The impact to the integrator and the Government is minimized by anticipating the likely level of change activity that will occur, including redesign efforts to the prime system to compensate for unplanned COTS iterations. The integrator and the Government must take these "marketplace" considerations into account when planning for and funding COTS projects. Budget reserves for these types of contingencies should be maintained.

The Government must recognize that the "long-lead" change decision and funding process typical of military weapon system programs in the past can seriously erode the savings anticipated from use of COTS. One benefit of controlling the integrator via a performance rather than a detail specification, is the ability for the integrator to react swiftly to implement the compensating changes that do not impact the performance of the prime item.

Obviously, given the many variables discussed in the previous paragraphs, the integrator's configuration status accounting process is the place where the reconciliation between inconsistent COTS supplier CM practices and the clear accountability that is due the Government must take place. Here too there are some pitfalls to be avoided.

Many integrators' current Configuration Status Accounting Systems (CSA) will require modification or enhancement to accommodate the management of COTS products. Most current CSA systems are designed around military standard guidelines. As pointed out in C.2.3, Commercial vendors do not follow the military identification rules in identifying their products. Typically, COTS product and document identifiers often exceed the character size; allowable characters and other format restrictions rigidly enforced via edit checks in CSA systems created for earlier military contracts. Similarly revision identifiers and serial numbers can contain special characters, and exceed the field lengths for many of these legacy CSA systems.

Fortunately, today's information technology provides the means to circumvent most if not all of these inconsistencies. Through the use of relational and object oriented data base tools, bridges can be built between the "legacy" and the reality. An ancillary COTS part identifier can be assigned to the COTS part to establish an alias for the item that can be accommodated within the legacy databases. The integrator-assigned identifier (alias) for the COTS part also can be used to achieve supply support stability by building an interchangeable alternate part data base as the COTS item changes as a result of product/vendor discontinuance and upward compatible vendor changes.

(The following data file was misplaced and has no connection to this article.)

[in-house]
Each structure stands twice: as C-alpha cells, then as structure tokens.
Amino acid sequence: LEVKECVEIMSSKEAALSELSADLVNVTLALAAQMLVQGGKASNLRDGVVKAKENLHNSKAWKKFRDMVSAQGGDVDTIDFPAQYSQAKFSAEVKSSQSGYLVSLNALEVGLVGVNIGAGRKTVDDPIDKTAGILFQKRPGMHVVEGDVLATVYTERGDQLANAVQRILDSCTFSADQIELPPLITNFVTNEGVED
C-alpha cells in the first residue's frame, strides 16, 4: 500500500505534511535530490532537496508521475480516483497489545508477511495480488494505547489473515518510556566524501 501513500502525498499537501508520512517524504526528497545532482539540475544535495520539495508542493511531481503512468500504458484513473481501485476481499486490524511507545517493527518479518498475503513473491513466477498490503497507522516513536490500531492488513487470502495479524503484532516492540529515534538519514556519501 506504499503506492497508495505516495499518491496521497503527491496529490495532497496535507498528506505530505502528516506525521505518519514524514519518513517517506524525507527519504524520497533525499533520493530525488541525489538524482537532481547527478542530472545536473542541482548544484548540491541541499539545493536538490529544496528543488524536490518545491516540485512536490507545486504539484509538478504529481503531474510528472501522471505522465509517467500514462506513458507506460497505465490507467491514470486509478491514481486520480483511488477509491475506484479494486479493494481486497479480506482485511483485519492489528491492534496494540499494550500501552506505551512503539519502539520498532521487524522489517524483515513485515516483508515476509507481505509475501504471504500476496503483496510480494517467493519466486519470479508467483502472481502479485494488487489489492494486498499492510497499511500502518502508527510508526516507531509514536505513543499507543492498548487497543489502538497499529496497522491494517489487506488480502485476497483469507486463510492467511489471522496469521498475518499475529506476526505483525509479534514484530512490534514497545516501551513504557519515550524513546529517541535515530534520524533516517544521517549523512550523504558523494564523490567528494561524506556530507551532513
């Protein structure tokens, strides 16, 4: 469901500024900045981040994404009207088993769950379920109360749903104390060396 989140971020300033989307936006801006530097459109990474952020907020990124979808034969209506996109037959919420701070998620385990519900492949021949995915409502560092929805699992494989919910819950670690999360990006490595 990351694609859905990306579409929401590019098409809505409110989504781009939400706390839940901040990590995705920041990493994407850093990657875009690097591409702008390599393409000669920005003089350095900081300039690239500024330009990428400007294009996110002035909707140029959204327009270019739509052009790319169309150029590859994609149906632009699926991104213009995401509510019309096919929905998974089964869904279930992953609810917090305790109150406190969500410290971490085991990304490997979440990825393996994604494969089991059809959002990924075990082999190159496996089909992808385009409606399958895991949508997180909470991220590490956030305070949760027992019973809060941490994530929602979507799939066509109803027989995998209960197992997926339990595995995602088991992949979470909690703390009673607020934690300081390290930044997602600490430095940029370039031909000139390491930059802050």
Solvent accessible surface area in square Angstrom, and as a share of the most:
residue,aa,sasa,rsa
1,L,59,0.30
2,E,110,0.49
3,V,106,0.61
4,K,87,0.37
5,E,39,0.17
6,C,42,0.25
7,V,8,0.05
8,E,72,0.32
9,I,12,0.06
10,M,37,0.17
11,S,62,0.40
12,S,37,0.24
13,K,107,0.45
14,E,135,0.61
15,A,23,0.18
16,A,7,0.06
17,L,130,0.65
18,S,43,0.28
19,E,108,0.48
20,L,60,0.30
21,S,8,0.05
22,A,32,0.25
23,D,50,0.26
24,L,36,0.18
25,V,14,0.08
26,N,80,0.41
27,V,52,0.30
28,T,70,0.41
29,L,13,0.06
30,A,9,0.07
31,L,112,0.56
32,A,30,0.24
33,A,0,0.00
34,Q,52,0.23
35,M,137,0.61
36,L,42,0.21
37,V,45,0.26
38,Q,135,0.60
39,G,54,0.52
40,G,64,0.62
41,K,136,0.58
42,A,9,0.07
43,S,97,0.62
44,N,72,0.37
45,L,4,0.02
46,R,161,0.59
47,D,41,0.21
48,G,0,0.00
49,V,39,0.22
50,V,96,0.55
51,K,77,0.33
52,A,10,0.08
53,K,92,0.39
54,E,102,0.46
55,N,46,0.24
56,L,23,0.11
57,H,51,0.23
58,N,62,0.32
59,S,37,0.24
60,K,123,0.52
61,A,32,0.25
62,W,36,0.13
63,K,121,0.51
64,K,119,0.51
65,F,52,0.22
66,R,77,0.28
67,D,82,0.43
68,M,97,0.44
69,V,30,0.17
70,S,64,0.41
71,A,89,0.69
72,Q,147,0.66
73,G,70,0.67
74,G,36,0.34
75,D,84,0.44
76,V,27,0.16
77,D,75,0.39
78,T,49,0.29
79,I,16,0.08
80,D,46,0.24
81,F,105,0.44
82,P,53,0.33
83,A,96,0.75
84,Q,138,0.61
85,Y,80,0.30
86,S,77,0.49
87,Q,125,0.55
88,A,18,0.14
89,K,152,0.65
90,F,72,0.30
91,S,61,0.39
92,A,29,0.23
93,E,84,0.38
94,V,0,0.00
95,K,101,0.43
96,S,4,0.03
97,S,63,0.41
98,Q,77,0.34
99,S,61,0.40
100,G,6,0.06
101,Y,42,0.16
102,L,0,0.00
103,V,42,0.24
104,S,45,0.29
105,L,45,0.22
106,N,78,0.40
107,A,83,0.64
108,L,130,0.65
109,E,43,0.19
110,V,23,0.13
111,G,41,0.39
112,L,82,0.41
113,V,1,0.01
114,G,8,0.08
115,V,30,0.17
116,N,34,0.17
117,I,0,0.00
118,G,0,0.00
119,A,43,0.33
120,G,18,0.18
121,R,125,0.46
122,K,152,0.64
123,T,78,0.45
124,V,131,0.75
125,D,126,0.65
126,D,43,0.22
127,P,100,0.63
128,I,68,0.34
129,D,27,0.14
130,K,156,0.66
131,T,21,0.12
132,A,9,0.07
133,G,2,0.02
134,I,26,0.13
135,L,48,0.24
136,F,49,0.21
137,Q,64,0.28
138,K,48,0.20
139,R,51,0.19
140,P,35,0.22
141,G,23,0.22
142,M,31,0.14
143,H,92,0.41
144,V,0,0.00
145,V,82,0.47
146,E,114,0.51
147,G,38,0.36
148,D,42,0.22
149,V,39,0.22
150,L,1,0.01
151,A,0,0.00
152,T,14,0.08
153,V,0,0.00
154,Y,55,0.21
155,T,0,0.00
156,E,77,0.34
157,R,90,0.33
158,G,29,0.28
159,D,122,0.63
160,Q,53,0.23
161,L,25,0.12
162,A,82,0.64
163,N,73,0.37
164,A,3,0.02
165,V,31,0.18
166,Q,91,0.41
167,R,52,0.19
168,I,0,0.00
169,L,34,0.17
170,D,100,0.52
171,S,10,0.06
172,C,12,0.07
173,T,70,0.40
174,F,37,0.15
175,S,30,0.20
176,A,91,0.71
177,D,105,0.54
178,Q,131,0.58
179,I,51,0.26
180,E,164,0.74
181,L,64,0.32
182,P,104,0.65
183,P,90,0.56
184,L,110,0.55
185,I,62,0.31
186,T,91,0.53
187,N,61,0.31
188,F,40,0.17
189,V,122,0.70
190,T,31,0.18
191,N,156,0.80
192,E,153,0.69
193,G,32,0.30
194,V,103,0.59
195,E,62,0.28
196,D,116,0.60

Special consideration should be given to the types of product baselines that need to be established and maintained on COTS software integration projects.

  • COTS contractor needs to establish and maintain a software product baseline that provides integrity for the contractual developmental effort
  • A unique baseline for each installation should be established to account for the hardware and software environment differences created by the use of multiple revision levels of COTS products at each installation location.

Contractors need to focus on tracking the versions of COTS tools as they apply to user-developed applications. To manage the relationship between COTS tools and developed applications:

  • Maintain a meta-file in a software version-control tool identifying all pertinent COTS utilities, operating systems, and compiler version information
  • Store the files making up the applicable COTS tool, utility or compiler as part of the developmental product within the contractor software version-control system or in a related PDM system.

For correct application of this information, see NOTE on Contents page